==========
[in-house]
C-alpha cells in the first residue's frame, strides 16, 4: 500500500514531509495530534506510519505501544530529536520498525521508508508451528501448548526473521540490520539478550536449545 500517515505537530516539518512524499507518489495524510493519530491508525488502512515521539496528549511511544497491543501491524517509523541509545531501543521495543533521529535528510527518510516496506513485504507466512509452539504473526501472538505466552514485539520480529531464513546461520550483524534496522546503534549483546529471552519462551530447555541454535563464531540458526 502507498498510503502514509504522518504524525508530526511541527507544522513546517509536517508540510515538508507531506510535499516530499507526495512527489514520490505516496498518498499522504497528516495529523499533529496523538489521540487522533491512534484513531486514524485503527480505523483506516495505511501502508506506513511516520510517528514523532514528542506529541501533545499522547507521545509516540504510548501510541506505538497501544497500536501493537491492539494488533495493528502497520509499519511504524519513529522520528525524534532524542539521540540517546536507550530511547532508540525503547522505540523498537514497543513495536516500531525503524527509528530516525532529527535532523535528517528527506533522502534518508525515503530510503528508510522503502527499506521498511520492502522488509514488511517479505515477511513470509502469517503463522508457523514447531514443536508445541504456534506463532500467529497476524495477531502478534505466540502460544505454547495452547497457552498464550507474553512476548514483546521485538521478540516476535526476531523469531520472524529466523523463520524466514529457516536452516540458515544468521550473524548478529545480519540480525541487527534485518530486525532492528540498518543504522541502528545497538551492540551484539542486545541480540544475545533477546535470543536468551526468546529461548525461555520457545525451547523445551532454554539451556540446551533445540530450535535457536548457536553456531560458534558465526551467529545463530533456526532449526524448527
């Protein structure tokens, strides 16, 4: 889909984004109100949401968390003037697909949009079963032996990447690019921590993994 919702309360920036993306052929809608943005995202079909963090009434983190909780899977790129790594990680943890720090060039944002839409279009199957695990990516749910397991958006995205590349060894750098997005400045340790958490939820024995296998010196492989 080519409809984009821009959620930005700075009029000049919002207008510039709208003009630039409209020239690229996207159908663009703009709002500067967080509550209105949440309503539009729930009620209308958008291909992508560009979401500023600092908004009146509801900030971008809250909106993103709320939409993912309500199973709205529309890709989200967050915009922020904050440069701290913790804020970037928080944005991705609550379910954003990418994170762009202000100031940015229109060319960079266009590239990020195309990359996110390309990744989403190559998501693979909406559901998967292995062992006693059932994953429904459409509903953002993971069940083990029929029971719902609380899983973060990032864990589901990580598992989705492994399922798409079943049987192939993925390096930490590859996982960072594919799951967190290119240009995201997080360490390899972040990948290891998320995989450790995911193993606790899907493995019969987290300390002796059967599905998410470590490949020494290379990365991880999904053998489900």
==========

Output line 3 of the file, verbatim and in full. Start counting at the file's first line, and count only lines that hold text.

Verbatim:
């Protein structure tokens, strides 16, 4: 889909984004109100949401968390003037697909949009079963032996990447690019921590993994 919702309360920036993306052929809608943005995202079909963090009434983190909780899977790129790594990680943890720090060039944002839409279009199957695990990516749910397991958006995205590349060894750098997005400045340790958490939820024995296998010196492989 080519409809984009821009959620930005700075009029000049919002207008510039709208003009630039409209020239690229996207159908663009703009709002500067967080509550209105949440309503539009729930009620209308958008291909992508560009979401500023600092908004009146509801900030971008809250909106993103709320939409993912309500199973709205529309890709989200967050915009922020904050440069701290913790804020970037928080944005991705609550379910954003990418994170762009202000100031940015229109060319960079266009590239990020195309990359996110390309990744989403190559998501693979909406559901998967292995062992006693059932994953429904459409509903953002993971069940083990029929029971719902609380899983973060990032864990589901990580598992989705492994399922798409079943049987192939993925390096930490590859996982960072594919799951967190290119240009995201997080360490390899972040990948290891998320995989450790995911193993606790899907493995019969987290300390002796059967599905998410470590490949020494290379990365991880999904053998489900």